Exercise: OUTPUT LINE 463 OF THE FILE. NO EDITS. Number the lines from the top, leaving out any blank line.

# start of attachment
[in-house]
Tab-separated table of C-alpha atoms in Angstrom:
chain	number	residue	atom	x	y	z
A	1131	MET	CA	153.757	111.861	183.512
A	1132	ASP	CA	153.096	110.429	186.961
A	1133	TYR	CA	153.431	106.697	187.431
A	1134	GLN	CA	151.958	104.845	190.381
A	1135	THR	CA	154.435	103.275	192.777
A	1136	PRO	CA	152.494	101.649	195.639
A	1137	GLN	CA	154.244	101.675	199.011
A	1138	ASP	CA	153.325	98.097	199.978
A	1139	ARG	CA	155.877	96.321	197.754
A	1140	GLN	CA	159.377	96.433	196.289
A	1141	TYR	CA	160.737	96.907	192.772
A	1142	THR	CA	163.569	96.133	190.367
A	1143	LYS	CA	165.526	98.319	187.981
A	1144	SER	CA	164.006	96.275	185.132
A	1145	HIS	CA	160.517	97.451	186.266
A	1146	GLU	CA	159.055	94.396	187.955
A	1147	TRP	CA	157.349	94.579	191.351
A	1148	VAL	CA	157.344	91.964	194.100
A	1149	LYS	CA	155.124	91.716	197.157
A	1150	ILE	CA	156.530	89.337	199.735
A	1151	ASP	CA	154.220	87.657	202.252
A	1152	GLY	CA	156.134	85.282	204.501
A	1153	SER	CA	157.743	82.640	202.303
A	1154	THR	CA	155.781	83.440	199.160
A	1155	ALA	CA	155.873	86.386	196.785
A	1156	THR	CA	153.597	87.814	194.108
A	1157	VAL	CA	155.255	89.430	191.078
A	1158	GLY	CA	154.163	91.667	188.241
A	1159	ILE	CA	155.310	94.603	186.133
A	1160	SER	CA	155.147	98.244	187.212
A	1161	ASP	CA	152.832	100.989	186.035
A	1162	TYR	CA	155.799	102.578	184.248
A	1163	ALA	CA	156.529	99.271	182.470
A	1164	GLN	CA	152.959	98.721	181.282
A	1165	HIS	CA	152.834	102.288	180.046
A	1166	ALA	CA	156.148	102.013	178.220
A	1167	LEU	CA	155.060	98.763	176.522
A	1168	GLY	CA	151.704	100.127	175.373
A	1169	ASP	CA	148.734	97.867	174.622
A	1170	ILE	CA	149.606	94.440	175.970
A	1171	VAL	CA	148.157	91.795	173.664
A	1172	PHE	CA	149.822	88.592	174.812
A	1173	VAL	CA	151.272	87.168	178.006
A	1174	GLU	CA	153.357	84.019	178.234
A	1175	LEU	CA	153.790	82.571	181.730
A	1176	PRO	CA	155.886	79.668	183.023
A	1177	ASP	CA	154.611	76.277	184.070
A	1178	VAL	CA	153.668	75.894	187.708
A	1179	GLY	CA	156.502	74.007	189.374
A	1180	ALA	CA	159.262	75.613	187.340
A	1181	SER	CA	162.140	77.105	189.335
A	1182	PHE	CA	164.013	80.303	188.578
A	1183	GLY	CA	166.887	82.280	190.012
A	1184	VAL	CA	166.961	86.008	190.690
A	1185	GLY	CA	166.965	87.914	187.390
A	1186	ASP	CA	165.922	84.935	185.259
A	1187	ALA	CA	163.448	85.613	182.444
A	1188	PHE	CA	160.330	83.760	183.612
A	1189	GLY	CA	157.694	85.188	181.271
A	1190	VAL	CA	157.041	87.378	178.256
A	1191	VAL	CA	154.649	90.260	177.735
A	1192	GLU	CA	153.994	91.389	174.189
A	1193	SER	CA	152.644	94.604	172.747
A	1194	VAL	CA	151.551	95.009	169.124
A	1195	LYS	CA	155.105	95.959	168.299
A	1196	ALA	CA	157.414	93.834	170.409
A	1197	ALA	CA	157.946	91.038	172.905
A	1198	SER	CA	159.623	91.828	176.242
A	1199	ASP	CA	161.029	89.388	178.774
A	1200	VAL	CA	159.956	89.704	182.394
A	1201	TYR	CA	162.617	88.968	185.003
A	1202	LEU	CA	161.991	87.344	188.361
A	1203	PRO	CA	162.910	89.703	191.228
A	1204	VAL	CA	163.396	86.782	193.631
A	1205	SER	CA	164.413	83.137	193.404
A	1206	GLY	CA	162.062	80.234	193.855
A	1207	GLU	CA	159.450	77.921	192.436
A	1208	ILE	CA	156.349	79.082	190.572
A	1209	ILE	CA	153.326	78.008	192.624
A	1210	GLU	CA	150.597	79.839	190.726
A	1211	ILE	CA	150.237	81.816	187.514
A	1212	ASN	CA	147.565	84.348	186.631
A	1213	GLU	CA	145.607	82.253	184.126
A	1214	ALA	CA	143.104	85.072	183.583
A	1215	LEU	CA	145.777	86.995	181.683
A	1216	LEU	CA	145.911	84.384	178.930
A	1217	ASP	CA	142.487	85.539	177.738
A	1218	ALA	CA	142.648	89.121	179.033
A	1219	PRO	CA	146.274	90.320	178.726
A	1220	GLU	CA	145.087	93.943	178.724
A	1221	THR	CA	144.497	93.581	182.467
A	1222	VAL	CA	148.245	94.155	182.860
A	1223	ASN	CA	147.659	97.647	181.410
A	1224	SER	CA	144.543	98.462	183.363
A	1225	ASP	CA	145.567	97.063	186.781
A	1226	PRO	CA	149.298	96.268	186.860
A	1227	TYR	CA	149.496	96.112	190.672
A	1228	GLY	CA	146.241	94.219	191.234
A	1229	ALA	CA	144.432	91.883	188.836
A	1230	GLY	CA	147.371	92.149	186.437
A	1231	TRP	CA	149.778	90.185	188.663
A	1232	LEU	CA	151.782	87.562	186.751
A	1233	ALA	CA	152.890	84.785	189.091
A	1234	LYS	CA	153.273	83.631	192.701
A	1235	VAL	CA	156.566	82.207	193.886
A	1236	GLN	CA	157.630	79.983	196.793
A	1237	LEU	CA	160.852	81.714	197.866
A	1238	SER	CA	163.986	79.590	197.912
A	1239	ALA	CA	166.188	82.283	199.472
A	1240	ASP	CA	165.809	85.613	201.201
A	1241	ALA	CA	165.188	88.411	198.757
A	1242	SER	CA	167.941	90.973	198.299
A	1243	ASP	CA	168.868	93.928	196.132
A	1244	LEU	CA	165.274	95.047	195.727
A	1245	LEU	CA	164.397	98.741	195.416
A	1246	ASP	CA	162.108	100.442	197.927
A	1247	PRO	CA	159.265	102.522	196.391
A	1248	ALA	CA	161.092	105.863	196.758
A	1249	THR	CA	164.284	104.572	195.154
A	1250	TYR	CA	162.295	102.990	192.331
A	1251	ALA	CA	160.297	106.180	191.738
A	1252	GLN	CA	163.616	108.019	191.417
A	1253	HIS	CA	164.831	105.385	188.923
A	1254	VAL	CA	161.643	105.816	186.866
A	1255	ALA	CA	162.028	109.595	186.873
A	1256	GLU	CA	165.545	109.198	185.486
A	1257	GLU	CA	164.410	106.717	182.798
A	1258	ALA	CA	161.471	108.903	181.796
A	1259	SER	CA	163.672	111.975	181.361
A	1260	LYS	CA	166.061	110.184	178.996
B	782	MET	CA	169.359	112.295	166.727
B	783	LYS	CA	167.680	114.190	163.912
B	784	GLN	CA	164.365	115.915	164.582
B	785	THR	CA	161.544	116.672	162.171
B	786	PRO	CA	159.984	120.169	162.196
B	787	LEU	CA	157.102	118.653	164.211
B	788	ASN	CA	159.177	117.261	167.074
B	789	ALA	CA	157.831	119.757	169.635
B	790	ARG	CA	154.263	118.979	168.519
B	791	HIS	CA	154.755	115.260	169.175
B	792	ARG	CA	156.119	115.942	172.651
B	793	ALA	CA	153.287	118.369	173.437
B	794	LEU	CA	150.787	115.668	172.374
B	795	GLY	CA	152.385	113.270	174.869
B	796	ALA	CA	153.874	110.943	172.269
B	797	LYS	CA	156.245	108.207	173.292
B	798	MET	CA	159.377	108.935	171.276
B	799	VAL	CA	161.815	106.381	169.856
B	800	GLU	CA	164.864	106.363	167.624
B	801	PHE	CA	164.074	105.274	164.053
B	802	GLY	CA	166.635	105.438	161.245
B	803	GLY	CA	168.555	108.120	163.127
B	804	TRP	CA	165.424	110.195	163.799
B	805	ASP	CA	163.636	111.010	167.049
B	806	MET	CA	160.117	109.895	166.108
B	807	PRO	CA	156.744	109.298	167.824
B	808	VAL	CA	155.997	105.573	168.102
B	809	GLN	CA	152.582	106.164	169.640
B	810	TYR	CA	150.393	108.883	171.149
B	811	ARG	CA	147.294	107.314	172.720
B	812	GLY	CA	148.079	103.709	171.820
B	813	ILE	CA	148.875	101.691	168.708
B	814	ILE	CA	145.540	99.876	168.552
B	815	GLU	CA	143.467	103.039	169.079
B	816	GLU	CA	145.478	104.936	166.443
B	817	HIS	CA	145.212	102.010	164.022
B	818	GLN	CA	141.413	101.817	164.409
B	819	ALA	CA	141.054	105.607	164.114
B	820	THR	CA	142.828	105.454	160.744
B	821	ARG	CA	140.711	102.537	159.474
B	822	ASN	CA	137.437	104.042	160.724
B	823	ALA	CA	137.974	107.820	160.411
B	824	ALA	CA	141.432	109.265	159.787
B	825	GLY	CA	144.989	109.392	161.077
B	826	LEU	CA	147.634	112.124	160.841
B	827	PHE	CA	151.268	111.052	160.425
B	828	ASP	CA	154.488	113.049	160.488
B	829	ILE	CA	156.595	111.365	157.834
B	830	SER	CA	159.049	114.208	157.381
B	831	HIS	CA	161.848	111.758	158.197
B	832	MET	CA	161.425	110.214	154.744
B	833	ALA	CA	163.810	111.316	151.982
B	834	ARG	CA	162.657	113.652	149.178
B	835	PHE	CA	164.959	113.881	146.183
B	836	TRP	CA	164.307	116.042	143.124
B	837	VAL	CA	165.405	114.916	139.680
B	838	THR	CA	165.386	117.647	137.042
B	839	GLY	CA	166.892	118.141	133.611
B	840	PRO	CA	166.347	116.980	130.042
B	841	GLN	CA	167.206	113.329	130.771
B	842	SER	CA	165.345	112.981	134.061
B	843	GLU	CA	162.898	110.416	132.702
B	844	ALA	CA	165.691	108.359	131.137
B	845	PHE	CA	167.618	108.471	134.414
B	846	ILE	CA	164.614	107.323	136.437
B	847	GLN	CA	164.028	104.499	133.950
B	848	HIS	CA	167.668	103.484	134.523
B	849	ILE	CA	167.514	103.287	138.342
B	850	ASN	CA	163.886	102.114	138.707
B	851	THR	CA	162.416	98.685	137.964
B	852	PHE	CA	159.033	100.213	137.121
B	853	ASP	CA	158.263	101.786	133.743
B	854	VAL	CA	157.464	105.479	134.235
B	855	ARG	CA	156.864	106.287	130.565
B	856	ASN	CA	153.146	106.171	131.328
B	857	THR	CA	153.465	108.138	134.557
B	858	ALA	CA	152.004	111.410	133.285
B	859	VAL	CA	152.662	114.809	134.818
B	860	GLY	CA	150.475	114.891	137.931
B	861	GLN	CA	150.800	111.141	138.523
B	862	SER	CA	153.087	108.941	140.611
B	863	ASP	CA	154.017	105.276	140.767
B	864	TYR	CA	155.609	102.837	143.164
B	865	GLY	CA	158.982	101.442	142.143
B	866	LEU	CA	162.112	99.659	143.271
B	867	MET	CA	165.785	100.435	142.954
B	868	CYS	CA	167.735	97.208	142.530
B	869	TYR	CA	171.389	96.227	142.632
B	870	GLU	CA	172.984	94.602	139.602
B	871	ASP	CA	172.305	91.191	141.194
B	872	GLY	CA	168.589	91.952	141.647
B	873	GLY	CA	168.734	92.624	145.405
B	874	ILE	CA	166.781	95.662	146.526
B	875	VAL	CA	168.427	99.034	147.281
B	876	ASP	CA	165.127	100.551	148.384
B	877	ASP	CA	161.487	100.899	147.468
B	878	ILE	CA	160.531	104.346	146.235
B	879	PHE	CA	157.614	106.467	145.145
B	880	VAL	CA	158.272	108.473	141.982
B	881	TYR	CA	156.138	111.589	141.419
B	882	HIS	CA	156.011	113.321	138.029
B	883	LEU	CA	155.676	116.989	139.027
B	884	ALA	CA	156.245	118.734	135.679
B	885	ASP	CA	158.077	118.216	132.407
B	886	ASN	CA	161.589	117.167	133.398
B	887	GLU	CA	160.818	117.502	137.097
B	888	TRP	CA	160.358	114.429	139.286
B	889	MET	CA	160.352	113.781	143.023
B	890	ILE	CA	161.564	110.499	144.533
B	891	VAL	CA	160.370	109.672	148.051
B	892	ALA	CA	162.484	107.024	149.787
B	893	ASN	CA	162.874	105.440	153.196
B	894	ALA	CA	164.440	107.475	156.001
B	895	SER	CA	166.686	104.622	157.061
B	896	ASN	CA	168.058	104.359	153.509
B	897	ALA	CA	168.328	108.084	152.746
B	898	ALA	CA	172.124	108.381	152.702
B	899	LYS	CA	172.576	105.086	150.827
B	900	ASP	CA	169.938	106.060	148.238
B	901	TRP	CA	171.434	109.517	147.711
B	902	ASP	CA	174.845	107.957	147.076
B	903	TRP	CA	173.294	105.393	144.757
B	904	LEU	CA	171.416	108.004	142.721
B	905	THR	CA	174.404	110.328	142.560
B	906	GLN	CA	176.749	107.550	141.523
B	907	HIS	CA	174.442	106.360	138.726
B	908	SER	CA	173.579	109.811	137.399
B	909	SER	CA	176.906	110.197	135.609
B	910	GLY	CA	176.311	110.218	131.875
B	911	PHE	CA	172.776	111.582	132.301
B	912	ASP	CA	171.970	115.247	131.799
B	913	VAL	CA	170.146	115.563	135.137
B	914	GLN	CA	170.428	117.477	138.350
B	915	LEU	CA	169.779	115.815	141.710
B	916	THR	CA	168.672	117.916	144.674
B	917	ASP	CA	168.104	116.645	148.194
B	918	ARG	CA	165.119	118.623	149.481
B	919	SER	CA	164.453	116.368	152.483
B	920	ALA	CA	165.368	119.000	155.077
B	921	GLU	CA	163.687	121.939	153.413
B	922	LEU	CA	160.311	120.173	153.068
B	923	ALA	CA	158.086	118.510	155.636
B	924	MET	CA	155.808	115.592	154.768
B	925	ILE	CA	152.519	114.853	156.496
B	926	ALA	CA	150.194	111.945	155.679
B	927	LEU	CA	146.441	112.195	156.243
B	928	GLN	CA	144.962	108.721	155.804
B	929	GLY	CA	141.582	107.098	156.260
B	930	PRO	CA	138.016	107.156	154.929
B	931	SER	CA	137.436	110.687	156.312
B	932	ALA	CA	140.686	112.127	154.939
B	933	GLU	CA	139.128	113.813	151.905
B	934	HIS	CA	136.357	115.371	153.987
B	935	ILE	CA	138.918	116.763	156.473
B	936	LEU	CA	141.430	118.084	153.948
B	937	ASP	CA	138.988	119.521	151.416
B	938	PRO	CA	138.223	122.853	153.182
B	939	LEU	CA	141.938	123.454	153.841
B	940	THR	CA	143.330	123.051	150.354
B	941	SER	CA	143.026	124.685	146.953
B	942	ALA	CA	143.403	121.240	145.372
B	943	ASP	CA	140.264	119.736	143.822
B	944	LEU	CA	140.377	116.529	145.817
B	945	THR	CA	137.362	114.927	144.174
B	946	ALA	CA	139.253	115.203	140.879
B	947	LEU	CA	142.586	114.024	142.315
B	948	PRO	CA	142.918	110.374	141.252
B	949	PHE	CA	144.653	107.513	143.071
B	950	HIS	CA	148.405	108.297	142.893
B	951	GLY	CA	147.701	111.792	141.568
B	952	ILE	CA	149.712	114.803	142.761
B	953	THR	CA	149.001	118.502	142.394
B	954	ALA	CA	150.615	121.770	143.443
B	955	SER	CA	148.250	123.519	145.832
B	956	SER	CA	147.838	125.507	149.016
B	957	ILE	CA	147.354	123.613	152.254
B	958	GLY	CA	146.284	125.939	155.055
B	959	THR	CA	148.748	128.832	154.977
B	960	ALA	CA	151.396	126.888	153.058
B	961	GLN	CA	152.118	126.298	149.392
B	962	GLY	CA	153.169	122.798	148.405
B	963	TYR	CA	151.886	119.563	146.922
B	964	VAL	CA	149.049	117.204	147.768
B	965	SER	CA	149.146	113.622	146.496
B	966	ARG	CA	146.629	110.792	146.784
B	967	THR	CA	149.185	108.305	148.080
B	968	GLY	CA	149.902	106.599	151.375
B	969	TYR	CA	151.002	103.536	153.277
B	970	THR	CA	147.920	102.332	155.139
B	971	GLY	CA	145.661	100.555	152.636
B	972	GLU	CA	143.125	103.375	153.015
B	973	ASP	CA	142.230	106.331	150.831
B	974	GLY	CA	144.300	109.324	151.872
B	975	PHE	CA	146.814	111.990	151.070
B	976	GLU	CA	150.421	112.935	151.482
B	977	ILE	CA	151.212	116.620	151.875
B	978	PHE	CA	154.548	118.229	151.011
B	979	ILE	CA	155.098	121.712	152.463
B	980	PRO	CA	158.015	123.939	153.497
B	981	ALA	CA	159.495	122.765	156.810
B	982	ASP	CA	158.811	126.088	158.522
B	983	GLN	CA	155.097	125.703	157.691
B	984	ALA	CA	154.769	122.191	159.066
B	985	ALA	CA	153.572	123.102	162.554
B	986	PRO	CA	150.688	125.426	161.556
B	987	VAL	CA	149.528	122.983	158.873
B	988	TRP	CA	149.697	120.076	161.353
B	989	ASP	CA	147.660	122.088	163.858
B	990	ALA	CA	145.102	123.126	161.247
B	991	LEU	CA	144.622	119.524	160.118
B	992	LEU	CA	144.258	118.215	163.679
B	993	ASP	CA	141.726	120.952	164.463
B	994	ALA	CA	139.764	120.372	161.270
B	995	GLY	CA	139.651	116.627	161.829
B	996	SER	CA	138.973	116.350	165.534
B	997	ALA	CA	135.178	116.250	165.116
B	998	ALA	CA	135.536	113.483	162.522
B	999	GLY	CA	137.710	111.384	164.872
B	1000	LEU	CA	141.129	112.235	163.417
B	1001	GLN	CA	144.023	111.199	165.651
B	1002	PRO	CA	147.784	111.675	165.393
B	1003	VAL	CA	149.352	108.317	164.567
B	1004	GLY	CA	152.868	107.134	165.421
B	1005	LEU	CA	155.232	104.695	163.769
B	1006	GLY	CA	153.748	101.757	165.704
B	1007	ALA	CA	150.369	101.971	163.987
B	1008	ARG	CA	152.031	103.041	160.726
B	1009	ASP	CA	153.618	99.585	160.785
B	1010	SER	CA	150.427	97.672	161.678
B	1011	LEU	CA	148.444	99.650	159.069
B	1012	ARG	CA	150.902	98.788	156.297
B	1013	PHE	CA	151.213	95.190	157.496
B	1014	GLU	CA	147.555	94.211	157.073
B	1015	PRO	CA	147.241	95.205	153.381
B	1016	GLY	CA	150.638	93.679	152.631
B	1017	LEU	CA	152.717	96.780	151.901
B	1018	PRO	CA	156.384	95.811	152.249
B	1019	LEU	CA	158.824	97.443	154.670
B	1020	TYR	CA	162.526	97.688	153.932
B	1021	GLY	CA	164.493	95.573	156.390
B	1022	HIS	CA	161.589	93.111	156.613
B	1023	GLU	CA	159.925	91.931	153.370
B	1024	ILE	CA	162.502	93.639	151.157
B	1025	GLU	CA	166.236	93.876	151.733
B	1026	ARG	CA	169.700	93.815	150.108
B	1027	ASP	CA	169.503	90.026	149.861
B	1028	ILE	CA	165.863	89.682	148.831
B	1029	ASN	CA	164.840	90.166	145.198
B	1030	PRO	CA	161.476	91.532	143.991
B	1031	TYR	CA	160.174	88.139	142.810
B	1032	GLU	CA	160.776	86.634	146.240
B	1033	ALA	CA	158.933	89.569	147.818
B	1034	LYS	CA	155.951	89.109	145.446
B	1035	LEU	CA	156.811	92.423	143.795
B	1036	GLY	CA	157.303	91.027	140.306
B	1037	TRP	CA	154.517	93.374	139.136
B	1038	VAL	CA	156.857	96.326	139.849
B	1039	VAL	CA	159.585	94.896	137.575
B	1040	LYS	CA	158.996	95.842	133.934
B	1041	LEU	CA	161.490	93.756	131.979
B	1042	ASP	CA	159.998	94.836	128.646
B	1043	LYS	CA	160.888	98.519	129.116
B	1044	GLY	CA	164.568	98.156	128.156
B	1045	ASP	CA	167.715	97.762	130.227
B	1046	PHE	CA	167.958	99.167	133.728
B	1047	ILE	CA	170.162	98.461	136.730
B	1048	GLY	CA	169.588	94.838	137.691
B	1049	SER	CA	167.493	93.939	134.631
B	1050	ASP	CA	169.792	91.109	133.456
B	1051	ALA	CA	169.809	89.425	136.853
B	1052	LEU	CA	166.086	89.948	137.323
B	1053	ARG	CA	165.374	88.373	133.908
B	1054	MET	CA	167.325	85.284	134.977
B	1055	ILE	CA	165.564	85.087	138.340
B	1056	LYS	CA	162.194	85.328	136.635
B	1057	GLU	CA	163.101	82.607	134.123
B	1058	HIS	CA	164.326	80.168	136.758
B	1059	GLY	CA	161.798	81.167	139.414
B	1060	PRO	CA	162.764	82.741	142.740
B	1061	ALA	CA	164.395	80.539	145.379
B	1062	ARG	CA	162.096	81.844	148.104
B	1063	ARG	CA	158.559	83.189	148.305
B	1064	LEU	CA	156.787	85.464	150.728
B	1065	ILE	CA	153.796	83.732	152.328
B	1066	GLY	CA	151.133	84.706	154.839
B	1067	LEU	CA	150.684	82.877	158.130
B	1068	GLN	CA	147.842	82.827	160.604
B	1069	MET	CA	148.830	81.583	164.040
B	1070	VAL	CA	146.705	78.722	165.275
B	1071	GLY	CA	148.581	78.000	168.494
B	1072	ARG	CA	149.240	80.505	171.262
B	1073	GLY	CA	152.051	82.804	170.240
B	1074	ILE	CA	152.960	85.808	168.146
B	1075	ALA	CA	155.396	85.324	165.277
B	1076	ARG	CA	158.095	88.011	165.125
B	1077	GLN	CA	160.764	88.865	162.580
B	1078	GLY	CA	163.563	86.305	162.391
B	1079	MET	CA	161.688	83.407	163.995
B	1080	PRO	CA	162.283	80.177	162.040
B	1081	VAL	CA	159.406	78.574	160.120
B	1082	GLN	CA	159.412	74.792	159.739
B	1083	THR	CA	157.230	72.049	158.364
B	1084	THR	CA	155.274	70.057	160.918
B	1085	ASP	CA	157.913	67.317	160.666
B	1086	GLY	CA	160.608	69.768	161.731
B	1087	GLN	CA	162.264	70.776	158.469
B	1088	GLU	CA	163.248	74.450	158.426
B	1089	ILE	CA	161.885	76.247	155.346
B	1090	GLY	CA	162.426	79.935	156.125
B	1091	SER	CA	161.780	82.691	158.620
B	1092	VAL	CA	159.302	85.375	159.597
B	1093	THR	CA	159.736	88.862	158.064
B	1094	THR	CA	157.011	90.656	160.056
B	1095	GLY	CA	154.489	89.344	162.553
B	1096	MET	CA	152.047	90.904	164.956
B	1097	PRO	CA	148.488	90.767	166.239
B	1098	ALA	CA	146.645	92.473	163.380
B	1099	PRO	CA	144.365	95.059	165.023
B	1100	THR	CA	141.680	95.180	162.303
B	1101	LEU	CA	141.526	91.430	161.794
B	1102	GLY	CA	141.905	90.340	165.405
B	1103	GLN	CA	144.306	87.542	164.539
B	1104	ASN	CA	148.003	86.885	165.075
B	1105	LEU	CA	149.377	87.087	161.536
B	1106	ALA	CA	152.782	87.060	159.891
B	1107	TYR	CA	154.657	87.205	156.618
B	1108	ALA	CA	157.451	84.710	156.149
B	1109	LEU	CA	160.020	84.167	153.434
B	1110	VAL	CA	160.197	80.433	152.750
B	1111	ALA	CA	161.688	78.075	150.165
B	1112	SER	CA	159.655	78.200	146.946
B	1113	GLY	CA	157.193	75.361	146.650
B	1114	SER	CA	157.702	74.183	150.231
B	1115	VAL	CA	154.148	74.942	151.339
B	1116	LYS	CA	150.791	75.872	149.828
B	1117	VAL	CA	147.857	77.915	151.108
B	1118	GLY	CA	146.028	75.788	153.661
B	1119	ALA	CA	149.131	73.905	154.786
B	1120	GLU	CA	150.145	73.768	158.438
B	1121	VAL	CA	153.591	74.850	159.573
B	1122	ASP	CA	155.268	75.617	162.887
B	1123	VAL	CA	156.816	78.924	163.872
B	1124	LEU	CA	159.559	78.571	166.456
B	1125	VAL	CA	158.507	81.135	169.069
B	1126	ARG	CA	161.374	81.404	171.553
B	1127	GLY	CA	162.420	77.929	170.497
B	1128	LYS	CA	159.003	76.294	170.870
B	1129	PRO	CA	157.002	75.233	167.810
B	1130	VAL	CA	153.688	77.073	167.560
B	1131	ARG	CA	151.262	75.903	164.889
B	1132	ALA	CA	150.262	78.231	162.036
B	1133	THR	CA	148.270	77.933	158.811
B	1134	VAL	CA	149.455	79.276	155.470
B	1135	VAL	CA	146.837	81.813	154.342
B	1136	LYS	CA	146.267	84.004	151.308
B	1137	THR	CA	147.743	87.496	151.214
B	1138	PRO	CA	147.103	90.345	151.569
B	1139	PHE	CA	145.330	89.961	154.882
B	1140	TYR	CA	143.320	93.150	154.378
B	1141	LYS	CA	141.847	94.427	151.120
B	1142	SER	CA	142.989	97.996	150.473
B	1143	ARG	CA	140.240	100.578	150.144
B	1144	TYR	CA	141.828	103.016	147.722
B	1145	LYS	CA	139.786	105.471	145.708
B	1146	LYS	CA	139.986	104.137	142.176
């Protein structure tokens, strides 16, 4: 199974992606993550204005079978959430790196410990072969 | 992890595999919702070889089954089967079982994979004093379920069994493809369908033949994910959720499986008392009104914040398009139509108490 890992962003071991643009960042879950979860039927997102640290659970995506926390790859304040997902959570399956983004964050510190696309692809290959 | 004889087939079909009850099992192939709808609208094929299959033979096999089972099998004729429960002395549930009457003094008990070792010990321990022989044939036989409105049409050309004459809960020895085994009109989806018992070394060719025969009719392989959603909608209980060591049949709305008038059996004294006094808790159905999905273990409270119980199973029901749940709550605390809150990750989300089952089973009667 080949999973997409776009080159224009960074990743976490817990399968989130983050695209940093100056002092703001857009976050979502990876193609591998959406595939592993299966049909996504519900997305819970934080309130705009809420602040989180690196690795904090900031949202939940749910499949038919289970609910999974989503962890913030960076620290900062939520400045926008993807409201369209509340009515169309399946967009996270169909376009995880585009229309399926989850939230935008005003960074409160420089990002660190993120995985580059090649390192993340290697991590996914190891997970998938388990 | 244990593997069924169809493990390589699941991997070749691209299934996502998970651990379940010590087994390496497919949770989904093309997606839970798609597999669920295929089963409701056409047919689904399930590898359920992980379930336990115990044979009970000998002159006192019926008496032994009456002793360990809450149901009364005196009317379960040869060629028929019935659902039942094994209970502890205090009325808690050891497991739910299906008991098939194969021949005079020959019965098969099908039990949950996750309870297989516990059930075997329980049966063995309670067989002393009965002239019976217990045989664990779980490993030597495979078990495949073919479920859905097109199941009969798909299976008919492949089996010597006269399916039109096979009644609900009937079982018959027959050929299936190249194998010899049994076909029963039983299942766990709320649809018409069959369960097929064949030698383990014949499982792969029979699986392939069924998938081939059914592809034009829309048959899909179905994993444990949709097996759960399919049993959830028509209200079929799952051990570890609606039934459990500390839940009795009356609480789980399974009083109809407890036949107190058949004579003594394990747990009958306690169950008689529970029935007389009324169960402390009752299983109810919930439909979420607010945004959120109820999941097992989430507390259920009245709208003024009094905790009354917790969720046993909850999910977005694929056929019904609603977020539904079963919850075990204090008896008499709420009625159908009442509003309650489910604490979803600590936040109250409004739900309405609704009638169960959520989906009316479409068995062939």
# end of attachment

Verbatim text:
B	1111	ALA	CA	161.688	78.075	150.165